But that's just the plot. There's another side to this story, and it's the one told by the game's locations, action and dramatic high-points - and in some cases, by moments between its handsome, expressive and earnestly-voiced cast of virtual actors. This story is, by contrast, a richly satisfying success. Tune out the details, and Guns of the Patriots is a properly gripping yarn, full of thrills, spectacle, laughs, and even tenderness and pathos. You won't understand, but you will care.
Design-wise, MGS4 is mostly a refinement of what's gone before. The new gadgets are superb, the weapons are expertly realised and much easier to get hold of, and there are always plenty of options, even if stealth is still usually the best of them. Hand-to-hand combat feels more natural. The environments are more complex, but nothing like as large or open as you might expect, and this is still a linear game.
Only the new Stress and Psyche meters don't really gel with the flow of play; we suspect they come into their own in the highest difficulty settings, but at that level, Metal Gear Solid 4 is an exercise in teeth-grinding masochism for specialists only. Metal Gear Solid has always been either too easy or too hard, and too possible to get through by sloppy cheating or simple attrition, and that hasn't changed.
The first act is a tense infiltration of a war-torn Middle Eastern city, terrorised by the creepy Gekko biomechs and Liquid's personal guard, the sinister Frogs. The new enemies are great fun to gun down and outwit, and the sense of being part of a live battle-zone with several factions in play - as opposed to playing lone wolf against the guards - adds terrific atmosphere to the Metal Gear experience, even if it doesn't exactly revolutionise it.
It's everything you've seen, heard about and expected from Metal Gear Solid 4. The relatively weak second act is more of the same in a much less compelling setting - a rather unconvincing, blandly designed South American backwater - and ennui starts to set in. This is a much more accessible game to play than the convoluted MGS3, with the OctoCamo suit and Metal Gear Mk II remote drone taking much of the pain out of stealth, while weapons trading and customisation, and the excellent new cameras, do the same for gunplay. A good thing, certainly, but it lays the decade-old gameplay systems bare, with only modest improvements in AI to make up for it.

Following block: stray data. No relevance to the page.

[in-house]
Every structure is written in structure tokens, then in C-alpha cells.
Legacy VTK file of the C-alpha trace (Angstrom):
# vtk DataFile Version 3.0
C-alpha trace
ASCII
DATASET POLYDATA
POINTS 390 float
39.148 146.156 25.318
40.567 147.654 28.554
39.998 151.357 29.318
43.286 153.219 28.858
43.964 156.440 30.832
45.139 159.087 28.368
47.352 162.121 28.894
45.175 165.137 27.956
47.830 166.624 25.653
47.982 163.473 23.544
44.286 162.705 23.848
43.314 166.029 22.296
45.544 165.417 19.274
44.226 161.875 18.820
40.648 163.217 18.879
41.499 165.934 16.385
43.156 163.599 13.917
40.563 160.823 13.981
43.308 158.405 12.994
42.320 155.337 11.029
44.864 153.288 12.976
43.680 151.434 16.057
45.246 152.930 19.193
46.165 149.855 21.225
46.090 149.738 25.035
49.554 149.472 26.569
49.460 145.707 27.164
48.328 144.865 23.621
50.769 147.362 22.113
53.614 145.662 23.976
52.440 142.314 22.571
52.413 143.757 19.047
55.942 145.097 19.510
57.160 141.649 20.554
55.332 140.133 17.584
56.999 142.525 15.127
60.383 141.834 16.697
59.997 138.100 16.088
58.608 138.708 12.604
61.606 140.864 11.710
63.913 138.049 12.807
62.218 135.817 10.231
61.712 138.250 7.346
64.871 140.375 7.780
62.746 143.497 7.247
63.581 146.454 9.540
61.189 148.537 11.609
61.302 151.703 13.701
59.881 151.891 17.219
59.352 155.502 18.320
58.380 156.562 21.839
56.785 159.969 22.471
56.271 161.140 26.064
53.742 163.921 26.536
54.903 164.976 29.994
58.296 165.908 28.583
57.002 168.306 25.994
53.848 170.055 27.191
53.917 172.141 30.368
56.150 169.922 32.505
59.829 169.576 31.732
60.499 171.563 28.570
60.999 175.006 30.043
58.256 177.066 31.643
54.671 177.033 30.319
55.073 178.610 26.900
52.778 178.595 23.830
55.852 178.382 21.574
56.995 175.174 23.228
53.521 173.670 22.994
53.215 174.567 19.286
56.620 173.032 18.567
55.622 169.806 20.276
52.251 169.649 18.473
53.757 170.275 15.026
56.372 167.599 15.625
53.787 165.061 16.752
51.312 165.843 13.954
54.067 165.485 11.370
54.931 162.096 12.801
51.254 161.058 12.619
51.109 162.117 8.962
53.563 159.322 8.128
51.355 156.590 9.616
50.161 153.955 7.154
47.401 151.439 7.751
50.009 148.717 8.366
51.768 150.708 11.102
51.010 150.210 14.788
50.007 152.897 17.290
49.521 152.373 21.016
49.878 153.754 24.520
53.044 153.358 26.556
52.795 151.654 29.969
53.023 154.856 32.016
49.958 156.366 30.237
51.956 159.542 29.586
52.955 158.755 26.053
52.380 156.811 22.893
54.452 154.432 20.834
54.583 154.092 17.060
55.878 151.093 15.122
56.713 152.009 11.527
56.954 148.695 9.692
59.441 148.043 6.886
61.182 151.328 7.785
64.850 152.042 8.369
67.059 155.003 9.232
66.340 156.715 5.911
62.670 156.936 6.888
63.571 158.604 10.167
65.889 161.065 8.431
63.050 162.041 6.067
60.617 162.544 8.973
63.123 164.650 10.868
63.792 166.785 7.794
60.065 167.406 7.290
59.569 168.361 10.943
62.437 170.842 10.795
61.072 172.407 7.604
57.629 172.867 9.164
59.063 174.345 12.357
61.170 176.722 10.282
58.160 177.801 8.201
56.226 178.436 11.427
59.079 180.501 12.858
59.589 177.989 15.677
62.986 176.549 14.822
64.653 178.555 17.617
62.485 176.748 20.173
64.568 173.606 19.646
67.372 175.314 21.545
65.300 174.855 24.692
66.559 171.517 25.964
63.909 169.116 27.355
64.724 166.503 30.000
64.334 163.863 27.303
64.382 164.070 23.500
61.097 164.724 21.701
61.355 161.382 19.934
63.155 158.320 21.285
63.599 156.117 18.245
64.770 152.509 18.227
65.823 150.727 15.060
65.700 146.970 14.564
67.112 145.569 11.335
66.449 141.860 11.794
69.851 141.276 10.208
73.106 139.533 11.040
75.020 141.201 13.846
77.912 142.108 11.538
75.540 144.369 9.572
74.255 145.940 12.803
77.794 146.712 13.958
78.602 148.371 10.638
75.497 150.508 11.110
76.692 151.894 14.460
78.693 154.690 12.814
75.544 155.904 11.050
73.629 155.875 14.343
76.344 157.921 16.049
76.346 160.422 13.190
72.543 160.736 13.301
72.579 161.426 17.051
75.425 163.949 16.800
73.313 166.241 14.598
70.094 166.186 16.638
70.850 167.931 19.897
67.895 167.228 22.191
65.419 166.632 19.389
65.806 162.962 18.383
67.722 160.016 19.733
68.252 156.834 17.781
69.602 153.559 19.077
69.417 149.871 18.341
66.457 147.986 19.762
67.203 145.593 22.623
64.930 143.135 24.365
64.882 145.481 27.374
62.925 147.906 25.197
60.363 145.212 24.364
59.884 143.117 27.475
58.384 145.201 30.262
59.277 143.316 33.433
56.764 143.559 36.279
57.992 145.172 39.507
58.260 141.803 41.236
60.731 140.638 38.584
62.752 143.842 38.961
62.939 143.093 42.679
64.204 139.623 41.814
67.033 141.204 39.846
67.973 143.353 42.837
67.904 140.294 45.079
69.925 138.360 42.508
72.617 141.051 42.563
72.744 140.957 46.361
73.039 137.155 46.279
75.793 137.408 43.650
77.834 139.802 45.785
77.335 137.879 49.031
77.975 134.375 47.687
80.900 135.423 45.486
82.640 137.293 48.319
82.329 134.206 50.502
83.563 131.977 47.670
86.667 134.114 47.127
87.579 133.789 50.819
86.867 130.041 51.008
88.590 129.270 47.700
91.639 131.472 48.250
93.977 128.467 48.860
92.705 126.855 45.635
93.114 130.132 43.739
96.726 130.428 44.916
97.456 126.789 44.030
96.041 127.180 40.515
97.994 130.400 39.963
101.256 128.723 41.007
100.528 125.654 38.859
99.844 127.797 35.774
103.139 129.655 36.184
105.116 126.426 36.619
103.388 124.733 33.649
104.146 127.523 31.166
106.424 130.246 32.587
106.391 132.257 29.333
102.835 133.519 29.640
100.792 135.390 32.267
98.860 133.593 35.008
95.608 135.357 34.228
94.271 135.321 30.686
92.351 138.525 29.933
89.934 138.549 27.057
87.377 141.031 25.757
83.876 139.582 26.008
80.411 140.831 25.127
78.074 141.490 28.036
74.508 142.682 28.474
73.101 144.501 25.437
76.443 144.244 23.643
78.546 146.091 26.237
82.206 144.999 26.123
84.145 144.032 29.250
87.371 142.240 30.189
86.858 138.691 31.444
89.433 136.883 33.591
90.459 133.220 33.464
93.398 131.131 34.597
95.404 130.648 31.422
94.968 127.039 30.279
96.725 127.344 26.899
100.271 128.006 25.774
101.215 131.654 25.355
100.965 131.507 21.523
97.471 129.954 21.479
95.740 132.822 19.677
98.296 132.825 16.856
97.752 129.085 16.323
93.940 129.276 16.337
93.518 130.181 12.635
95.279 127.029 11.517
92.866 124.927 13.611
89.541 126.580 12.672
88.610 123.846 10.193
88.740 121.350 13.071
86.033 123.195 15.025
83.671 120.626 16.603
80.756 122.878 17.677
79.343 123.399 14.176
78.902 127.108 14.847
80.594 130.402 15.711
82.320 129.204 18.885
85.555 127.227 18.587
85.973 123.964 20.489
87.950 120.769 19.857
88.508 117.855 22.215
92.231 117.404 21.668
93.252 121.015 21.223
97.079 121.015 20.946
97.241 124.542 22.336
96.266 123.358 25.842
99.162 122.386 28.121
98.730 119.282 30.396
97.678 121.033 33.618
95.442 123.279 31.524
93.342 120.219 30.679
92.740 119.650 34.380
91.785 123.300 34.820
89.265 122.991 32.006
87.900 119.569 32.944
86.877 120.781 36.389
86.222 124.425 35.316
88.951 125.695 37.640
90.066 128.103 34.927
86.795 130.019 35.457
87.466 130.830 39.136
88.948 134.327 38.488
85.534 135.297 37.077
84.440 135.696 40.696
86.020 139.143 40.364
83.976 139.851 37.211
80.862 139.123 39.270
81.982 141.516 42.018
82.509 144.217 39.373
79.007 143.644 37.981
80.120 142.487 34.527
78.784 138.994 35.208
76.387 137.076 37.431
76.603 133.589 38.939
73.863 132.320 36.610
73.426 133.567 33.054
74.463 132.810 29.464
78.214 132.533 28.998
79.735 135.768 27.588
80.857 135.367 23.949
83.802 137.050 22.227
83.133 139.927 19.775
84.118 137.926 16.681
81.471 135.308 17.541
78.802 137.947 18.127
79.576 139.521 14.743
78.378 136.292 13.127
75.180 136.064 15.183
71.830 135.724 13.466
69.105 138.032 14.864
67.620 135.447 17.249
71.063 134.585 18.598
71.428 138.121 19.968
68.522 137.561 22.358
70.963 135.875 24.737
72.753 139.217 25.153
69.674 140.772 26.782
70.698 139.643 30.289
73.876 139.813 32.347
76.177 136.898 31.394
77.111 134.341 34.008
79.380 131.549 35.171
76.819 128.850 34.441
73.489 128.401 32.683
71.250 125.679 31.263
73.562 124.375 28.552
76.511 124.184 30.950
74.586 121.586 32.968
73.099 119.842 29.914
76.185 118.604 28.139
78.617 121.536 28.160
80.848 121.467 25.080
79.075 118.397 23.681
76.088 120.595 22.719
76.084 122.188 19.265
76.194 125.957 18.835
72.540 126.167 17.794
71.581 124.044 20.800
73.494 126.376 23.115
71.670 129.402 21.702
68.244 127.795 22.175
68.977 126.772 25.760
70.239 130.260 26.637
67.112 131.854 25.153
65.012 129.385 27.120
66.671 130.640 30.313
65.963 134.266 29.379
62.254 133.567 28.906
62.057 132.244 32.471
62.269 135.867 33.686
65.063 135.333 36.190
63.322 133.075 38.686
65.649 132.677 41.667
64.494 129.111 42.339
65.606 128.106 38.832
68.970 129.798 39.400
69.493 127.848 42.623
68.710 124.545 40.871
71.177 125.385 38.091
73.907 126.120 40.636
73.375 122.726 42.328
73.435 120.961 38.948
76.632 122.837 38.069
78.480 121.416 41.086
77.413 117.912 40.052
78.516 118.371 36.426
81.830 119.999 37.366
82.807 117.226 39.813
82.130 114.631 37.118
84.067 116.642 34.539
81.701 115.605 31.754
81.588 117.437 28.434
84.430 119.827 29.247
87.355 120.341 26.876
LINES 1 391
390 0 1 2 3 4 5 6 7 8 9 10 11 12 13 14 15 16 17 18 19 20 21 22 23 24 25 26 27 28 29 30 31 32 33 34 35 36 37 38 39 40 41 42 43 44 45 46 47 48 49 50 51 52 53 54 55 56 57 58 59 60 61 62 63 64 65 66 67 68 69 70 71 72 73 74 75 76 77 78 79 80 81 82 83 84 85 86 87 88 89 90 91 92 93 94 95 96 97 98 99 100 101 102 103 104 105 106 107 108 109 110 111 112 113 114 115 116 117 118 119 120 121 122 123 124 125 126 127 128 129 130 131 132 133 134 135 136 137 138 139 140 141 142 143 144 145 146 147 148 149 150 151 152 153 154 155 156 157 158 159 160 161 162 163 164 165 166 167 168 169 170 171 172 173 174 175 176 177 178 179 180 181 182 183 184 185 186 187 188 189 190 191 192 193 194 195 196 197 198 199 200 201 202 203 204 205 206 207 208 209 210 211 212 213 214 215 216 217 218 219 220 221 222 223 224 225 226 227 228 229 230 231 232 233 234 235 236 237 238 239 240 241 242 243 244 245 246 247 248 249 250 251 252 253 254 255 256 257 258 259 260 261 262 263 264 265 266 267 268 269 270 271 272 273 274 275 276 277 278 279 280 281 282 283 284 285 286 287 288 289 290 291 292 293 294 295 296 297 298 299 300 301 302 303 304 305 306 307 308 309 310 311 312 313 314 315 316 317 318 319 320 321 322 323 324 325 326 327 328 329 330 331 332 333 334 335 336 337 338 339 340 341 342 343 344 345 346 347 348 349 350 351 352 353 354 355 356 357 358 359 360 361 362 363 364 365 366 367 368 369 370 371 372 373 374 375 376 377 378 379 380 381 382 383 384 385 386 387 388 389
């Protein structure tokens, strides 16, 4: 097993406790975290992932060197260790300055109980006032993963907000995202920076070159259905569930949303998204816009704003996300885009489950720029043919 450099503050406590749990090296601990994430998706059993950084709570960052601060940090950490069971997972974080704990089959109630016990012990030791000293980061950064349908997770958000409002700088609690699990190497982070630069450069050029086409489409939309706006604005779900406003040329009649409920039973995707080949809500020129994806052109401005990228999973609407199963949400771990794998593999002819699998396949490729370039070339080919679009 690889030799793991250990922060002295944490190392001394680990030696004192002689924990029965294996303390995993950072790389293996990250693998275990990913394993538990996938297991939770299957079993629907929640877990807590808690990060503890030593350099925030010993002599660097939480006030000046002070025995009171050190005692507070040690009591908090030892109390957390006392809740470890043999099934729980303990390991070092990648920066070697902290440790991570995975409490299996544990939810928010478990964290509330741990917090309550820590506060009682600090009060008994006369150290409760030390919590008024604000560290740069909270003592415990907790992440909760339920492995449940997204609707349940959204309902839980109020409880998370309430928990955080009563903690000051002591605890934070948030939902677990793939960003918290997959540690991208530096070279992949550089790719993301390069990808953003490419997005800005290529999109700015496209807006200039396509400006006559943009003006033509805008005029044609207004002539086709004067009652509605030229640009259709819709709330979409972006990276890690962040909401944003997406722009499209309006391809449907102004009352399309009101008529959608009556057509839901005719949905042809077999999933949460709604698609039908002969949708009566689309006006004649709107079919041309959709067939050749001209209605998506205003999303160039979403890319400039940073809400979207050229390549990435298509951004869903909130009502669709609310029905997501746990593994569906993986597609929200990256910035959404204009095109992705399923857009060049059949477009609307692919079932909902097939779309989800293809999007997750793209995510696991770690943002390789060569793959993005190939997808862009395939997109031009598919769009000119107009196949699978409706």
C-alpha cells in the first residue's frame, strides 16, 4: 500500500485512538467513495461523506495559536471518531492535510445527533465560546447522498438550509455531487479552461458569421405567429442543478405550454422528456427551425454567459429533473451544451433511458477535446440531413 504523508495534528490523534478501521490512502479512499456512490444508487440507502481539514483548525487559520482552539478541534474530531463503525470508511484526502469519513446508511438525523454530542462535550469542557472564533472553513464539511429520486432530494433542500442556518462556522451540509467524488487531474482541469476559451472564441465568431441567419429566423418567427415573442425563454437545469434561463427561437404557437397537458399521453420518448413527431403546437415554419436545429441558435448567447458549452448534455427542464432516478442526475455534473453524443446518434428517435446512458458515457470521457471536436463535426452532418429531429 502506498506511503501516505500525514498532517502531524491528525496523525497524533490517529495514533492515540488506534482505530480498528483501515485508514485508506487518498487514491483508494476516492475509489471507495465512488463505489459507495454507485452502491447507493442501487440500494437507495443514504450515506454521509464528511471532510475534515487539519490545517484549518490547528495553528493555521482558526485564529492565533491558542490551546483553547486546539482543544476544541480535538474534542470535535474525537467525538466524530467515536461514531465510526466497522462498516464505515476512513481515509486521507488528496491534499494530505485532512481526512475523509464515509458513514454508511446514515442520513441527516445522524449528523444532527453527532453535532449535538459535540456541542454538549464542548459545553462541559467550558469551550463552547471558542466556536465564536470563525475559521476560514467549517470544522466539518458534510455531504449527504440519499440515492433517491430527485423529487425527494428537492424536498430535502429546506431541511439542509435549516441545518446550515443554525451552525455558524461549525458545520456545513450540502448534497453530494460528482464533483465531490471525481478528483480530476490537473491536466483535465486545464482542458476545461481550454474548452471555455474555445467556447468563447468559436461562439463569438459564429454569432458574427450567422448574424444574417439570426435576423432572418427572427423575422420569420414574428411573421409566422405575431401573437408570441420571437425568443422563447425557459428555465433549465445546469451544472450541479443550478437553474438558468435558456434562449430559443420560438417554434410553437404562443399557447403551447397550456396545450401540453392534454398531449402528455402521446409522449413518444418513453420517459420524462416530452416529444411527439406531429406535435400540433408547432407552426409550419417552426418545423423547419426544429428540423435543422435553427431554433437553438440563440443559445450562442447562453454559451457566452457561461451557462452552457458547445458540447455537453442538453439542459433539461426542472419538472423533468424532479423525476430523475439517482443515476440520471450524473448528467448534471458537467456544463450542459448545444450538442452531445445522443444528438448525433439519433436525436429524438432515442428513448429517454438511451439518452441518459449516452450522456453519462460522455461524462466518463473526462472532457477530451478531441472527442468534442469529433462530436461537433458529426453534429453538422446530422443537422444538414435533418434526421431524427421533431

Halfway through this section, a novel gameplay idea, a rousing on-rails shoot-out, and some thunderous cut-scene entertainment succeed in sustaining interest until the next episode. It's at this point that Kojima pulls the rug from under your feet. The MGS4 you were expecting, it turns out, is no more than half of the game you get.
We're not going to explain how, because everything that follows deserves not to be spoiled - not the plot, but the string of ideas that break Metal Gear Solid down and rebuild it, in several brilliant and surprising ways, before the game is done. The first of these is such a precise and enthralling distillation and of stealth gaming that it's a shame more people won't see it, but it's worth saving for the way it takes you unawares. Each time, atmospherics, graphics, tone and gameplay revisions mesh perfectly down to the tiniest detail, as Kojima Productions bombards you with references and mood-swings that leave your head in a spin. 1940s 'noir' cinema, the Iraq war, beat-'em-ups, Halo... take your pick.